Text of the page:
In summary, the best London immigration solicitors say that the Start-up visa is similar to the Tier 1 (Graduate Entrepreneur) category but applicants do not need to be graduates. This will no doubt be welcome news as it acknowledges that highly successful business ideas can come from non-academics or those unable to obtain graduate qualifications.
To be able to apply for a Start-up visa an applicant must be starting a new business for the first time in the UK. Applicants will now not need to secure initial funding and will have two years before having to apply for an Innovator visa if they want to continue to base their new company in the UK and they do not have any other alternate visa options.
The statement of changes to the immigration rules provide a great deal of detail on how the Home Office anticipate the new Start-up visas will operate, including:
• Applicants for a Start-up visa will have to be endorsed by an organisation in the UK such as a government agency, higher education provider, business accelerators or seed competitions; and
• Successful applicants for Start-up visas will need to be monitored to ensure compliance with the new immigration rules; and
• The move from Start-up visa to Innovator visa for individuals whose start-up business enterprises have met the relevant immigration rules criteria.
The Innovator visa
The Innovator visa will replace the Tier 1 (Entrepreneur) visa that is being abolished with effect from the 29 March 2019.
In a written statement, Caroline Nokes, Immigration minister said that the Entrepreneur Visa had a history of “low quality projects which contribute little or nothing to the wider UK economy”, so hardly a ringing endorsement of the current Entrepreneur Visa scheme.
• Endorsement; and
• £50,000 or more to invest in the business without strict rules on the source of funds save that the funds need to be from a legitimate source.
There are significant changes to the Tier 1 (investor) visa coming into effect on the 29 March 2019.
In light of criticism about “golden ticket” Investor Visas for the ultra-wealthy with funds from dubious source by various sectors of the media, the Home Office has used the opportunity to strengthen the rules on investor funds. The requirement to open a UK bank account before applying for an Investor Visa is clarified in the immigration rules and in particular, the need for institutions to carry out due diligence and money laundering checks.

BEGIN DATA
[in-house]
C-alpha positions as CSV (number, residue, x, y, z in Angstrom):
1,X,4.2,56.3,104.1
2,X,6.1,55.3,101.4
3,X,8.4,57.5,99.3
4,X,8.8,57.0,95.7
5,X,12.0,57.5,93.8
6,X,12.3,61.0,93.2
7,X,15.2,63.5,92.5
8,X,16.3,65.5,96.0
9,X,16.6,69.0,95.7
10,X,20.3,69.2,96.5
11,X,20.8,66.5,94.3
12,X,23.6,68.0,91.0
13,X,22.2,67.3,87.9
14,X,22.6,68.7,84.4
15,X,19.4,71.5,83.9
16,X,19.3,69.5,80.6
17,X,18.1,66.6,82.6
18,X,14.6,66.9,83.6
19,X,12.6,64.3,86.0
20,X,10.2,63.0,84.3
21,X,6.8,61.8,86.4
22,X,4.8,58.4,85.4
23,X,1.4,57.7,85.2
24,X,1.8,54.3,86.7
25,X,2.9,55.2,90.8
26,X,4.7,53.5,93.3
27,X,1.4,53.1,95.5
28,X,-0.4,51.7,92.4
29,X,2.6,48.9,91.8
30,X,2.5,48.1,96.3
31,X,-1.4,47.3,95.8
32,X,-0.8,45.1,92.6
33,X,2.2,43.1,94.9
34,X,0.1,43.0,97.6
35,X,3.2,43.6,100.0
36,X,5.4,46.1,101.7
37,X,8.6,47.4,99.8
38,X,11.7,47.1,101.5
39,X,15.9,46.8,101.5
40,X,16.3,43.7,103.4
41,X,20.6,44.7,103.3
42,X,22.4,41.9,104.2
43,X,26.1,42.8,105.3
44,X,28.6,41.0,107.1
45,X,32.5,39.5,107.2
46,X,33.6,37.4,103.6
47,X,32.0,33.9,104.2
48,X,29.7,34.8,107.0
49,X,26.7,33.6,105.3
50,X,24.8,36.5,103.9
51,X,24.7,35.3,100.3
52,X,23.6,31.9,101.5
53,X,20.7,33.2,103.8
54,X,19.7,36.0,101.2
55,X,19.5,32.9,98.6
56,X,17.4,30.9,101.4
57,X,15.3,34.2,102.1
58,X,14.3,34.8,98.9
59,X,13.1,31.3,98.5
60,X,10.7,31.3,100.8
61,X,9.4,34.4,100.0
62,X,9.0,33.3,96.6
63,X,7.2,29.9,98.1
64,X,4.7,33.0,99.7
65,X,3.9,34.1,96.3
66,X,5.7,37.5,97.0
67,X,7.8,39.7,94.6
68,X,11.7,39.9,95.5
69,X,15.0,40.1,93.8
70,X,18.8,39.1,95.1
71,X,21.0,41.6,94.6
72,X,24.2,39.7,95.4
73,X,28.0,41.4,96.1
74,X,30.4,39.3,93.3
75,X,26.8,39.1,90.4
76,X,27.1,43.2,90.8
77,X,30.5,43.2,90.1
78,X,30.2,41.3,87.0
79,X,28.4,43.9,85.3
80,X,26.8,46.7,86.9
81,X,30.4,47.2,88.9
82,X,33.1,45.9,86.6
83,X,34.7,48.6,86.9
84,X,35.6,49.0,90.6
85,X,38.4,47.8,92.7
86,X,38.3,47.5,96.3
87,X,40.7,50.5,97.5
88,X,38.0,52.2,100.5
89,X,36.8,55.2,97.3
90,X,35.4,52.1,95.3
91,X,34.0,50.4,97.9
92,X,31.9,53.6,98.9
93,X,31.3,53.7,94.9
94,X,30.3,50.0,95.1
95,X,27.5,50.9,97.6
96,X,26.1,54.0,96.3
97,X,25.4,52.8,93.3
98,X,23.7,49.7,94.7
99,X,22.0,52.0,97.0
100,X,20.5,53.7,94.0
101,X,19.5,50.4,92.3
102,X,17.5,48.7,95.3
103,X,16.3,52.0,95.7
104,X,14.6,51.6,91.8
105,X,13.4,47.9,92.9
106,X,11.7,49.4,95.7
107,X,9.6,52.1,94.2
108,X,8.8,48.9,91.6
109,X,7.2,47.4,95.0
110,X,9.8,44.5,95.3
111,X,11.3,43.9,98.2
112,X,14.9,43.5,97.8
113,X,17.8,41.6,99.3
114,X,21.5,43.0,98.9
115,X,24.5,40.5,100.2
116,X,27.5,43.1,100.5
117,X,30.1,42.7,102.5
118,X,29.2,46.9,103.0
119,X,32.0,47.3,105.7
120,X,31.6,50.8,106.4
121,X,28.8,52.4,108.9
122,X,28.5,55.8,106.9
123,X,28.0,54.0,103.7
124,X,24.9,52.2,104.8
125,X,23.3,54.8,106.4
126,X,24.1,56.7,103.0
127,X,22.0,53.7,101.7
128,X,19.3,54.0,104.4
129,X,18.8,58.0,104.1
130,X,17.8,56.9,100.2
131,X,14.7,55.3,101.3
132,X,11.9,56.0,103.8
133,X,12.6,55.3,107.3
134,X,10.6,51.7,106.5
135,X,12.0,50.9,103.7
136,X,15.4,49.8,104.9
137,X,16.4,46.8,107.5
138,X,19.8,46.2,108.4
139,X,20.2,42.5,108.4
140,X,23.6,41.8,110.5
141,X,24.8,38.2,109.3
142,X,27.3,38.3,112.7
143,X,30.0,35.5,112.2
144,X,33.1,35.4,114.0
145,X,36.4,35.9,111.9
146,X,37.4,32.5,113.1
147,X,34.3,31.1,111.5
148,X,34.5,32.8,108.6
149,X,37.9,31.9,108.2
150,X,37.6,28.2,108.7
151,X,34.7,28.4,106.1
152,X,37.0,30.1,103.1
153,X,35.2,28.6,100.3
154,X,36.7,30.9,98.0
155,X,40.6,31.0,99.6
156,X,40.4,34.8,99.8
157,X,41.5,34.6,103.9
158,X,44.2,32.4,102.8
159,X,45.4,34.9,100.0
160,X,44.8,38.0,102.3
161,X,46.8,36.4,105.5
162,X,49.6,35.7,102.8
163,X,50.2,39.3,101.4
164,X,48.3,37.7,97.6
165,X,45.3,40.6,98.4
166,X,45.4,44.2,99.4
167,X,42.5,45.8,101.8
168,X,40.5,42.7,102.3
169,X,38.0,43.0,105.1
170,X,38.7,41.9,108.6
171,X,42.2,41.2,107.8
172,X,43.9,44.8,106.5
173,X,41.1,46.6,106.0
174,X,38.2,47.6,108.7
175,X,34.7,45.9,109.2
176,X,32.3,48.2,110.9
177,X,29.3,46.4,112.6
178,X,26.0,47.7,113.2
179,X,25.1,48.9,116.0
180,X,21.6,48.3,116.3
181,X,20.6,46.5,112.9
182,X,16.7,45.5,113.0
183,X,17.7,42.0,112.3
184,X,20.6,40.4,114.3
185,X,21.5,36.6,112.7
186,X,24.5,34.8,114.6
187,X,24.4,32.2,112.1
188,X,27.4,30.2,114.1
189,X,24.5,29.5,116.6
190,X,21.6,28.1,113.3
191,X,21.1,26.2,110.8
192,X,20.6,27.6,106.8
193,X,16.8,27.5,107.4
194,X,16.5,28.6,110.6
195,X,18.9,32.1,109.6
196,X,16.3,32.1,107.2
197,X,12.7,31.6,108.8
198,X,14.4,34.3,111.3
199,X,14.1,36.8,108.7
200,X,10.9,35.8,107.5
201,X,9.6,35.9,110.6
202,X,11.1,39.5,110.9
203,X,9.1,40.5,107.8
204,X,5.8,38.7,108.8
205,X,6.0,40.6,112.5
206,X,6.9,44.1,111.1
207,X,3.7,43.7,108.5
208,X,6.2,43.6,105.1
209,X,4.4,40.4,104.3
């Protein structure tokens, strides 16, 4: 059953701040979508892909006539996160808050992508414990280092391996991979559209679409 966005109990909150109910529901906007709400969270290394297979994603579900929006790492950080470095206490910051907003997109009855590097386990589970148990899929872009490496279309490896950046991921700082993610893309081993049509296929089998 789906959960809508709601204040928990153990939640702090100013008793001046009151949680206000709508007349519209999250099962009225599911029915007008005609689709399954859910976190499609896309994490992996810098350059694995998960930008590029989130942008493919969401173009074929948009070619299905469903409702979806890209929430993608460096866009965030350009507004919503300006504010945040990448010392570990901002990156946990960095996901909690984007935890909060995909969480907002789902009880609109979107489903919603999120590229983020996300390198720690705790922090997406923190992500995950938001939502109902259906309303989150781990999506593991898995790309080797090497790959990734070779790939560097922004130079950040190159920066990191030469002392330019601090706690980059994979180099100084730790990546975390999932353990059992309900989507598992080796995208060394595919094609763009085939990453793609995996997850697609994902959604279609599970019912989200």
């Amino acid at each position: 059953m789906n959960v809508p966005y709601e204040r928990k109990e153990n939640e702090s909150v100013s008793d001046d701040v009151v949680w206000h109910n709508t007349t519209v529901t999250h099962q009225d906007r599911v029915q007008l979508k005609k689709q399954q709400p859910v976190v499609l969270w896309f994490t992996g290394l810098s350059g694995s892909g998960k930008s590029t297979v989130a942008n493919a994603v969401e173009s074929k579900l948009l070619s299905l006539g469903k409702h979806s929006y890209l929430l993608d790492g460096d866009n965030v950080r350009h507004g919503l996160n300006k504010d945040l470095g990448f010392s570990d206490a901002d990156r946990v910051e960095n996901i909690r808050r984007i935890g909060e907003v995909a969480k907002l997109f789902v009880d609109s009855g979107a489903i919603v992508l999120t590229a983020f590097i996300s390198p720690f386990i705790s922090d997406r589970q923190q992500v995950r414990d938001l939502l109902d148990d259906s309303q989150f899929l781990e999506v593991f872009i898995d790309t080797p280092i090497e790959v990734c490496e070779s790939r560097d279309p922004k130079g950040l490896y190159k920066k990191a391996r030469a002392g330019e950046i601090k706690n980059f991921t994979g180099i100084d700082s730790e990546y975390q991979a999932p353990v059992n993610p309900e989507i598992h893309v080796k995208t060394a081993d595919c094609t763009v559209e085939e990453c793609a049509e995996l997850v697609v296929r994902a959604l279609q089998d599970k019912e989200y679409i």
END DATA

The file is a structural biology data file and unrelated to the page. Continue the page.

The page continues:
There has also been considerable criticism that Investor Visa applicants were able to “buy” an Investor Visa using asset structures that did not really assist the UK economy. The new immigration rules say that an applicant for an Investor Visa cannot buy UK national debt or purchase UK government bonds for the funds to qualify as investor funds.
At present, if the Home Office accepts that an applicant is stateless, they are given thirty months leave. The new immigration rules extend the initial grant to up to five years leave but there is a sting in the tail. The best London immigration solicitors say it will be harder to secure leave as a stateless person as under the new immigration rules the applicant has to establish that they cannot acquire any other nationality to secure leave as a stateless person. Therefore, for those who meet the tougher test, it is good news but even more tenacious advocacy will be required to help the stateless applicant meet the new immigration rules.
The top London immigration solicitors are still pouring over the 294-page document with just over three weeks to Brexit. Undoubtedly, this is only the first of many more documents that the Home Office will have to publish quickly if the UK is to be Brexit ready and to meet the government’s aim to curtail freedom of movement.
How can OTS Solicitors help?
If you or your business are at a loss about how the Home Office statement of changes to the immigration rules will affect you, your family or your business then do not delay in getting expert help from Legal 500 recommended central London OTS Solicitors.
Our specialist teams of immigration solicitors will help you understand your options and guide you through the immigration application process. With a vast amount of experience in Immigration law and in challenging Home Office decisions, we can quickly respond to changes in immigration rules making sure that you have the most up to date advice tailored to your individual, personal and business needs.
Call us on 0203 959 9123 to discuss how our experienced London Immigration law solicitors can help you.